But now I stand in the village churchyard, my hands full of promise. So hungry, these little seeds I’ve managed to save, squirming in my palms, begging to be buried. Neatly kept graves, a pretty black seed for every one, a precious red flower that will bloom from each charnel patch come daybreak. Someone’s memorial, some widow’s gift, these fools will think it, until the flowers swell under the next new moon and birth each corpse anew in viridian and crimson, in thorns and teeth and mindless ravenous hunger: hunger for bone and flesh and sinew, for heart and blood and brain, for fulfilling my will. The wretches who forced me forth with scarcely the clothes on my back will beg, then scream, then die—and I’ll watch, and I’ll laugh. A beautiful sight, the yearning of the starving dead for the living ones they so outnumber.

Let me see who calls me unclean then.


From the Ashes, Fire
A.F. Stewart

Grey light from a waning sun shed itself across the burnt wasteland that used to be a forest, weaving pale silhouettes and glimmers of faint light. A feeble ray caught the colour of a single blooming flower sprouting from the ash; a flash of garish orange petals surrounding a black center. An anomaly of life springing past the spectre of death.

In the hushed air, over the charred remains and skeletons, hung the stench of smoke and silence, yet you can hear it: the small sizzle, the crackle of simmering embers. Pop, pop, pop from the stamen, born of hellfire and blackened bone, brewing spores, waiting on the fresh wind to blow down from the mountain. Waiting to spew its seed to the breeze, to drift away to new, fertile ground.

Away to different land where more flowers will take root, burrowing malice and annihilation into the ground. Where pristine fire will erupt from the soil and burn its tendrils through all life. Where death, hell, and garish orange petals will flourish in the ashes.


The Contract
Mark Steinwachs

I gambled and lost. My fate delivered in the vibrant photograph before me. Its near perfection only makes the flower’s two off-angle anthers stand out. I knew what I signed up for, quite literally, after our third date. He told me about his others, their flaws and weaknesses. My signature on the contract, my convicted belief. A kid from a second-rate drag show, saved by a wealthy man and shown the world. We all dreamed we’d live that movie. I did—and I looked better in a tight black skirt too.

I sat in the chair he had specially made. My chair, our chair. His hands effortlessly tied the knots as he had countless times before. The moment he mentioned he had something special today, my calm anticipation became jumbled nerves. That’s when he showed me the photograph. Unrivaled beauty, but…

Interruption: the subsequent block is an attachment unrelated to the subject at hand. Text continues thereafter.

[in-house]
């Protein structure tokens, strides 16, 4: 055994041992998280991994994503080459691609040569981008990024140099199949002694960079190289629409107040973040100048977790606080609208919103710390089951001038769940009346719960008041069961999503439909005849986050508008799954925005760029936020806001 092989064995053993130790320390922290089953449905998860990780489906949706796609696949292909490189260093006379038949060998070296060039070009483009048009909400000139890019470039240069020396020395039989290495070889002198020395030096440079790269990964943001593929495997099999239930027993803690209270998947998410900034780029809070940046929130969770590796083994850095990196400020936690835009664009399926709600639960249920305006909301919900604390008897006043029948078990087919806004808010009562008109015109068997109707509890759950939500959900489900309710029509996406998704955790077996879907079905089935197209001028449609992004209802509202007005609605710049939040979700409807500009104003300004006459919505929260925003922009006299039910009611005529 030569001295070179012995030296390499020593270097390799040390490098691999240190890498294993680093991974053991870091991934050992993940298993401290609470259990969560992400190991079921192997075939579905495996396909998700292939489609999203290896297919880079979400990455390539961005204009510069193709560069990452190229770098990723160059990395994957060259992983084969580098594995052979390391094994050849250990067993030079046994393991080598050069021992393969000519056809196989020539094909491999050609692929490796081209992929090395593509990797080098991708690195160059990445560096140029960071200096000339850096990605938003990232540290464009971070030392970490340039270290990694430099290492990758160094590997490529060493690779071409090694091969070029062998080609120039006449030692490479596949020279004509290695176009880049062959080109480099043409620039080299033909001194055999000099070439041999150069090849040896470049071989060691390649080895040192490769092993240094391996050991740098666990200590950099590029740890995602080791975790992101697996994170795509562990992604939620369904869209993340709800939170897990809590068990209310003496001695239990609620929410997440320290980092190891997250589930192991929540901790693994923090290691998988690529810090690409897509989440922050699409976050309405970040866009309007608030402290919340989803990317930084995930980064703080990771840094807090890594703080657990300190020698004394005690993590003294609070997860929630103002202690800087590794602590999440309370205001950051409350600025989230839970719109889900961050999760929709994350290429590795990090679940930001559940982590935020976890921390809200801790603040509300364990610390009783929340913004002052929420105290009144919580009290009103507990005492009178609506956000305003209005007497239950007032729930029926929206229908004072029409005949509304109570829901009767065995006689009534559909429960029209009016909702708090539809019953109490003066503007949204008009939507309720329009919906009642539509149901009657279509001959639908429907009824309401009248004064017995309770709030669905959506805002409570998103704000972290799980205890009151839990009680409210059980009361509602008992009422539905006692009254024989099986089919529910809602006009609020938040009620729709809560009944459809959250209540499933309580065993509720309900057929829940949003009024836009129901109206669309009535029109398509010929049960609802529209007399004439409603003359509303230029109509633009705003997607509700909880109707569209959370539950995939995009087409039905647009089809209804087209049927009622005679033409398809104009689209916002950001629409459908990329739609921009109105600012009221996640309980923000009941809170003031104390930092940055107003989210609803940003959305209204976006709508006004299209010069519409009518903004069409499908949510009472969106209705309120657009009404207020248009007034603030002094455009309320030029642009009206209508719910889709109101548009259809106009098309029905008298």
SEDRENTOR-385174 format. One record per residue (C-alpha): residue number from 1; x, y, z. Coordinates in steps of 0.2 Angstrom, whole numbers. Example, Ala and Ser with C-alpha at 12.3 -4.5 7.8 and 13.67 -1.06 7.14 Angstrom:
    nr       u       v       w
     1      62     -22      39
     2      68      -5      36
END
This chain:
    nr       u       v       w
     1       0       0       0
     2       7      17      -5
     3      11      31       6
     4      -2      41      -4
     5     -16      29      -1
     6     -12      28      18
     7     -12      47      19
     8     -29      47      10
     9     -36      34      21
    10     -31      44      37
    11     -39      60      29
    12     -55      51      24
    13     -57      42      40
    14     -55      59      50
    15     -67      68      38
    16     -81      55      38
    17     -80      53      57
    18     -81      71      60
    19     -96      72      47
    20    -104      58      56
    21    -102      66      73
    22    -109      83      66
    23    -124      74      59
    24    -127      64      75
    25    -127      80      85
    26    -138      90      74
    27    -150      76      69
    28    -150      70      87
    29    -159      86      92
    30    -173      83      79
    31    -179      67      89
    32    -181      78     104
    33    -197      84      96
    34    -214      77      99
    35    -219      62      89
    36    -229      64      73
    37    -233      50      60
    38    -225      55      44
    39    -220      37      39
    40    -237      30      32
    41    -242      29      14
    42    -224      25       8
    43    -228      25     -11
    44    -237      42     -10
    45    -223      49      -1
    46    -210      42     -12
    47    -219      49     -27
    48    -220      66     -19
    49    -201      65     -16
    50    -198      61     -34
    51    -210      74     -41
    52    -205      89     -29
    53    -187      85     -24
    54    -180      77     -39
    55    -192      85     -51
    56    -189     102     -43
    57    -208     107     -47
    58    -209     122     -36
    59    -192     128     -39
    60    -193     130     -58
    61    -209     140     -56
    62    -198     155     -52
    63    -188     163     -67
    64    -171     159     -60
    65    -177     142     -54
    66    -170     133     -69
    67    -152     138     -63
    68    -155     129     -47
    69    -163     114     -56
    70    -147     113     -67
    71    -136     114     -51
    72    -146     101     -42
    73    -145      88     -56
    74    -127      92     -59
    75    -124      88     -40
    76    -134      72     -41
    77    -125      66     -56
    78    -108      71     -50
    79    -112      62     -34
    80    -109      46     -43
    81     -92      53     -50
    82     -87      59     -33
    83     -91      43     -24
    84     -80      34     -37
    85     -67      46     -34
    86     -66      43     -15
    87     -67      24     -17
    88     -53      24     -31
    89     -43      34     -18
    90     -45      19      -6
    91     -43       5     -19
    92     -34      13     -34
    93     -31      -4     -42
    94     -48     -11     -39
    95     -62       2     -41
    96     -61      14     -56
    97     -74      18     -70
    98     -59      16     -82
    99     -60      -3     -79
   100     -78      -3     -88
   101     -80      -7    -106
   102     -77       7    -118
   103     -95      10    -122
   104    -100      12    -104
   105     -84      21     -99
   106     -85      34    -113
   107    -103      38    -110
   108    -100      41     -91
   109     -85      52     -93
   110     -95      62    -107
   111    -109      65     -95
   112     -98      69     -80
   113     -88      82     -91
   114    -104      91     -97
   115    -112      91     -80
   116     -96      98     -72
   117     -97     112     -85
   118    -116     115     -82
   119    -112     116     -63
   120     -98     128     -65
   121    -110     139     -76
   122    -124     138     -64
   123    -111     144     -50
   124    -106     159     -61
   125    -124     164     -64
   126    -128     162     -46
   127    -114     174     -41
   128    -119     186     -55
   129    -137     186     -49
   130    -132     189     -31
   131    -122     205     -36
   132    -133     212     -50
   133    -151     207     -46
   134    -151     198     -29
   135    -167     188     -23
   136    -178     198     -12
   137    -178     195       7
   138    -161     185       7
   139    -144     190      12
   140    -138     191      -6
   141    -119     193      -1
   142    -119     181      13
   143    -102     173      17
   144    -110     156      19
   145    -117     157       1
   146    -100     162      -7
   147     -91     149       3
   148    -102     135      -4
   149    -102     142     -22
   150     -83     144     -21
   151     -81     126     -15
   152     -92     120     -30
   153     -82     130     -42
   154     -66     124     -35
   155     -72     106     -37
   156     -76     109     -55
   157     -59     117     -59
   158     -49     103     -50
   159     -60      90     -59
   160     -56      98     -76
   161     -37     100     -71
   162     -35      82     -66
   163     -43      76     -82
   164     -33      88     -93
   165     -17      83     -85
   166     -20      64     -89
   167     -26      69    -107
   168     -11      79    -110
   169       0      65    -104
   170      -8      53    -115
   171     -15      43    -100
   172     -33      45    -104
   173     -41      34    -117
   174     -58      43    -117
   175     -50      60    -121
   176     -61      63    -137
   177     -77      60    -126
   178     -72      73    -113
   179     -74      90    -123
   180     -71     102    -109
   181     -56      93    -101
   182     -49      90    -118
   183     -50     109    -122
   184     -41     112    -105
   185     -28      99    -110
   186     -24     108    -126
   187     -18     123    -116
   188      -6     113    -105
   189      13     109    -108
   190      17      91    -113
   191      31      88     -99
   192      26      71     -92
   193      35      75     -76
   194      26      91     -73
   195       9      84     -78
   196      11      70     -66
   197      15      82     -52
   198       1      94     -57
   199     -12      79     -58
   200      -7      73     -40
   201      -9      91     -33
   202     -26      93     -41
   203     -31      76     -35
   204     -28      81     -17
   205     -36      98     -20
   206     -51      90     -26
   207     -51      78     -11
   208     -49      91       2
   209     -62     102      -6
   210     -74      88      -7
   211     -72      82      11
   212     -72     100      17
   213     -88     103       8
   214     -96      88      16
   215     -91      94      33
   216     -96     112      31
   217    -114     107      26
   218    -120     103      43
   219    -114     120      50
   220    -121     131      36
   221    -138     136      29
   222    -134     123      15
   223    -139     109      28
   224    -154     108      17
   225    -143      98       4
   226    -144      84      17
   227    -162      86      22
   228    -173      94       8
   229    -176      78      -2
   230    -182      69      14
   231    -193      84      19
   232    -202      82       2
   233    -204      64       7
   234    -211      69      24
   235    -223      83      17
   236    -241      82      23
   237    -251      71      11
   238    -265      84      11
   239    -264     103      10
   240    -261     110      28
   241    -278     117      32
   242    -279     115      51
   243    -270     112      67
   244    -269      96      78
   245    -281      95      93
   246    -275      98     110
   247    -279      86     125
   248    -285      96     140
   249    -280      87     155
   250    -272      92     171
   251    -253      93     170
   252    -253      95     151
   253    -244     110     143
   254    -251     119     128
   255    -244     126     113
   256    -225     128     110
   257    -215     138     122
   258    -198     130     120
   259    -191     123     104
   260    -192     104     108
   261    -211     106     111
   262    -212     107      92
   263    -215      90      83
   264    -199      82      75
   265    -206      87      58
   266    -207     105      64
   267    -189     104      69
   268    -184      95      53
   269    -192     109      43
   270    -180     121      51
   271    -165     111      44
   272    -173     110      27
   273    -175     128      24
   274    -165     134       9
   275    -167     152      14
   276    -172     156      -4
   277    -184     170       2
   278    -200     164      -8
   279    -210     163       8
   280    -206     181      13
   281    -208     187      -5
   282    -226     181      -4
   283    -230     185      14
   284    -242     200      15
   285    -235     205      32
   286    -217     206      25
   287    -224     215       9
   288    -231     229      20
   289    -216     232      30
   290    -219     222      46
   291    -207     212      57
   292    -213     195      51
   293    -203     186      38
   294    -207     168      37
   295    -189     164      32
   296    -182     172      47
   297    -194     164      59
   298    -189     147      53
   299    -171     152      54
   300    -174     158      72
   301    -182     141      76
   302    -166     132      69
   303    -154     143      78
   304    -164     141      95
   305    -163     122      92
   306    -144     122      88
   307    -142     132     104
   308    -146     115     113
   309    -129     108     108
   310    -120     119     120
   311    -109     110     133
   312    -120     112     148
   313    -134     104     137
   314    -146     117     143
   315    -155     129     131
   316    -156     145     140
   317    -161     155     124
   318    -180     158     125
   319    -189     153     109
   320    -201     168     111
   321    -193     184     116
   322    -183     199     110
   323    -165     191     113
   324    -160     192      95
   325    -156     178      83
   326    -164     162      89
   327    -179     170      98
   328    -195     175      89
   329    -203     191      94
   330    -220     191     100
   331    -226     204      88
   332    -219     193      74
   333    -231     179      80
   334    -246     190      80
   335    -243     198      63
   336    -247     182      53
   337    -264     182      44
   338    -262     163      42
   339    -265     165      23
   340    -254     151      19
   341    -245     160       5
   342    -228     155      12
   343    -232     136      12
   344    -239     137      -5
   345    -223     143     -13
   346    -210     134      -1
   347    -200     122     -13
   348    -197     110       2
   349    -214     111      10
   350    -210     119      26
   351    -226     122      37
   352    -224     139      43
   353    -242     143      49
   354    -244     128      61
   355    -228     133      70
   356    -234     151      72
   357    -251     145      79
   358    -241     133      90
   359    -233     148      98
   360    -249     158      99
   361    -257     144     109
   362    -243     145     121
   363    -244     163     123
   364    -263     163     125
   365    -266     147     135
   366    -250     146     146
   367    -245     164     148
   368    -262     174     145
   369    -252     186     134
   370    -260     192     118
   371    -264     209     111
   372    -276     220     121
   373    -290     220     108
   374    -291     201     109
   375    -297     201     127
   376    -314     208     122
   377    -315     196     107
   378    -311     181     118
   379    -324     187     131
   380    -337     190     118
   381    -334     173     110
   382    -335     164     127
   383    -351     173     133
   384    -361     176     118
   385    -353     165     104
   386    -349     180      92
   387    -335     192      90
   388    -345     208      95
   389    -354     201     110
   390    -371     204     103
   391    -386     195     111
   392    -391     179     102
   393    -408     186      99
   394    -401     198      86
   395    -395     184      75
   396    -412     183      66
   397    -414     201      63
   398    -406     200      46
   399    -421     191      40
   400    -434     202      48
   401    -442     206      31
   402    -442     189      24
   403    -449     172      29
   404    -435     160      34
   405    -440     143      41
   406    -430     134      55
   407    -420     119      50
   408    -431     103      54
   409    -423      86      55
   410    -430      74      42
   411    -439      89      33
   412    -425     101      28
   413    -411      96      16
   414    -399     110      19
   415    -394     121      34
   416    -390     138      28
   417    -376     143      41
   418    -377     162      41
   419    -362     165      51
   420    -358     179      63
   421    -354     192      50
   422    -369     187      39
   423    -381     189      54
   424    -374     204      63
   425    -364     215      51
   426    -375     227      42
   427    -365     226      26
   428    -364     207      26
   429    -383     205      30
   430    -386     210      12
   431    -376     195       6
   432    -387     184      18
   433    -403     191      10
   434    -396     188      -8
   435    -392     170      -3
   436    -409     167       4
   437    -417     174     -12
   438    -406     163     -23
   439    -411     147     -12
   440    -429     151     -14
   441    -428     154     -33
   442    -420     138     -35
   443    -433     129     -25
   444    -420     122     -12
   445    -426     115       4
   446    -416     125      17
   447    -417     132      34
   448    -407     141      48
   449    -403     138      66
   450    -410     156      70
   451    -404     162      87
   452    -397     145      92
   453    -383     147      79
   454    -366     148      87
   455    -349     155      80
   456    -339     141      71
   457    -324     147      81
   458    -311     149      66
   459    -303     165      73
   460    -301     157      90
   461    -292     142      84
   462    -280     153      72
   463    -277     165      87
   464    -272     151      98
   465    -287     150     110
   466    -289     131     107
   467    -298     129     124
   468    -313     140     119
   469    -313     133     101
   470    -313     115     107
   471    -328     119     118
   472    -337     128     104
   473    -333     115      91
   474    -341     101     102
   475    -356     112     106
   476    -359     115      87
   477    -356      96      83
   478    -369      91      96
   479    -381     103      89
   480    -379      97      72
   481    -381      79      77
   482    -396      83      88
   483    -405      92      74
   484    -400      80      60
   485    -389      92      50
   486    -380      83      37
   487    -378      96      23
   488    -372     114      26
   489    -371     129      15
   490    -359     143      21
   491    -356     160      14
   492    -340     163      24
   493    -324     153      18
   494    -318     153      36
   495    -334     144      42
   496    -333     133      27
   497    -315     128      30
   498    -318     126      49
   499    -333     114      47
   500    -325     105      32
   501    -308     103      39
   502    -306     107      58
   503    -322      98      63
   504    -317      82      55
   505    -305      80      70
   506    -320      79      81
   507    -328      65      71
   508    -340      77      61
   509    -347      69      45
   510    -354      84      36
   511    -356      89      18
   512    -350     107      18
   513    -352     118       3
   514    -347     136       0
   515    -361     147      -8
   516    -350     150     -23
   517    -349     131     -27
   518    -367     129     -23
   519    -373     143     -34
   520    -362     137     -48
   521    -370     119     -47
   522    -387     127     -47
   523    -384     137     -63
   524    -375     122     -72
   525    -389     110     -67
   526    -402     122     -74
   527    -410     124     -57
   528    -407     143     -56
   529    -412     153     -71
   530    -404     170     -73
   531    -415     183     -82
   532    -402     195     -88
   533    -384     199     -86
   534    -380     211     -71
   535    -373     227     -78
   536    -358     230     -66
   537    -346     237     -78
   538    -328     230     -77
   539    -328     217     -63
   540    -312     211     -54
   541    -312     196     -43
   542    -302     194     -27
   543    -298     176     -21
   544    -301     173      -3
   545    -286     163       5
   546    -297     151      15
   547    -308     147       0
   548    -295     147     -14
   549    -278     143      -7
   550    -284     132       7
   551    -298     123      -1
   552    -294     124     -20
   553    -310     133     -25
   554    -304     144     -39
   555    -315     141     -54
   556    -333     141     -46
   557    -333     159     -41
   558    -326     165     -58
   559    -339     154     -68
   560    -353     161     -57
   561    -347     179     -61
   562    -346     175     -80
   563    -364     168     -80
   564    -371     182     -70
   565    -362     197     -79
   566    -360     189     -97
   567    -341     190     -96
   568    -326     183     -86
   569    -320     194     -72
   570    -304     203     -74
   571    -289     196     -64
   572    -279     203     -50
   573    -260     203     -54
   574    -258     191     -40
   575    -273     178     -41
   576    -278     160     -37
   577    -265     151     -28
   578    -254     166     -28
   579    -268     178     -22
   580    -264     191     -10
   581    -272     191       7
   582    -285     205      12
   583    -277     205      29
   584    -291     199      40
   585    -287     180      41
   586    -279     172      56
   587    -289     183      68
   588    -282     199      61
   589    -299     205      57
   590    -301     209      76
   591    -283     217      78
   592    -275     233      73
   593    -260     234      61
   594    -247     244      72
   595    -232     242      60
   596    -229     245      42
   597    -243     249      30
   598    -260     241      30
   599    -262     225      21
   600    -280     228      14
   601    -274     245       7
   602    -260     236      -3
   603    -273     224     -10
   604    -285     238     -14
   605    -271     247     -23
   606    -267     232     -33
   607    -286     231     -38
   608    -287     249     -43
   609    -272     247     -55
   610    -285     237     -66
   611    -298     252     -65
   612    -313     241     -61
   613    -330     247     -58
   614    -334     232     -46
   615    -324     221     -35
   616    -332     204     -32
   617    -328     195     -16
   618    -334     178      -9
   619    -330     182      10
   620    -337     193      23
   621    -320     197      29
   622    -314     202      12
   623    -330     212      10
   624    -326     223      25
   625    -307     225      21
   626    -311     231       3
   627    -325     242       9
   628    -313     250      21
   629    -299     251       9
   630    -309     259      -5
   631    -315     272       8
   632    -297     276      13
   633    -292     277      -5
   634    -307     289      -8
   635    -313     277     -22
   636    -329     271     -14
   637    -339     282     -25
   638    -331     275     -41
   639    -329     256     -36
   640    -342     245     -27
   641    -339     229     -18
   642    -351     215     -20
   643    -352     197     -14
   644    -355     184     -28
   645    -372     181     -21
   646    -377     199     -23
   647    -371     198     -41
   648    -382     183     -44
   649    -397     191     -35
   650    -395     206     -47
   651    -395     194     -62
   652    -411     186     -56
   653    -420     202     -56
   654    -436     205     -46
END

He released the picture, which floated morosely to the floor. I closed my eyes, wanting his voice to fill me. “You were so close, which makes your imperfection all the more glaring.”

I felt the barrel against the back of my skull. The click of the safety my last memory.


Garden of Whispers
Lee Andrew Forman

My eyes close as pedals open, releasing the scent of tender care. One deep breath fills my lungs with delicate flavor; remembrance accompanies the indulgence in flashes of silver and red, visions of eyes screaming, then closing. My hands grab at the soft dirt, fingertips dig in. Ecstasy flows in tandem. I inspect each bloom, check for flaws. They are my life and I am theirs. They whisper more, and more I bring. Ravenous things, they are. But so beautiful; I can’t help but love them. I only bring the finest ingredients to my lovely garden—fresh and still bleeding.


Looming
Nina D’Arcangela

Looming, always staring. It watches no matter where I go, following with its stamen; feeling, tasting with the ever so slight quivering of its bracts. It’s inescapable. The stench nearly as bad, it puffs spore, tiny yet distinguishable. How I loathe its presence. I remember a blue sky, one that brought light to the day before iron tinged the air. Scientist with grand ideas; the ever ravenous desire to get there first.  The human genome was never meant to be spliced with the flora found in earths deepest chasms. But here we are, living under the dome of a relentless beauty that would see us snuffed from existence as easily as a child plucks a flower. But it’s the waiting, really, the looming as it picks us off one by one — that’s the part that’ll drive me insane one of these days.


Each piece of fiction is the copyright of its respective author
and may not be reproduced without prior consent. © Copyright 2018

Damned Words 33

Damned_Words_33

Scream
Lydia Prime

If walls could scream the world would hear me. The atrocities I’d witnessed within my brick and sheetrock structure were of my own design. Though it may seem odd, those who chose to occupy my space never stayed very long. The locked doors, gas leaks, faulty carpeting on steps, even household devices in precarious locations seem to assist in their, shall we say, departure. However, they seem to keep on coming.

The newest arrivals have been interesting. They were ecstatic to find such a “gem” on the market for “an absolute steal!” I watched as they tried to remodel, tried to alter me, but faltered at every adjustment. Most recently they began touching up my basement. Disgusted at their lack of appreciation for my appearance; it seemed that a water main had broken and wouldn’t you know it, the damn door wouldn’t open again. The murky level rose to their hips before they realized they weren’t getting out. Those defeated looks upon their faces were more marvelous than I’d anticipated.

They may have been nice, you know? But if I’m being honest, I just wanted to see what they’d look like floating face down.


The Risen
A.F. Stewart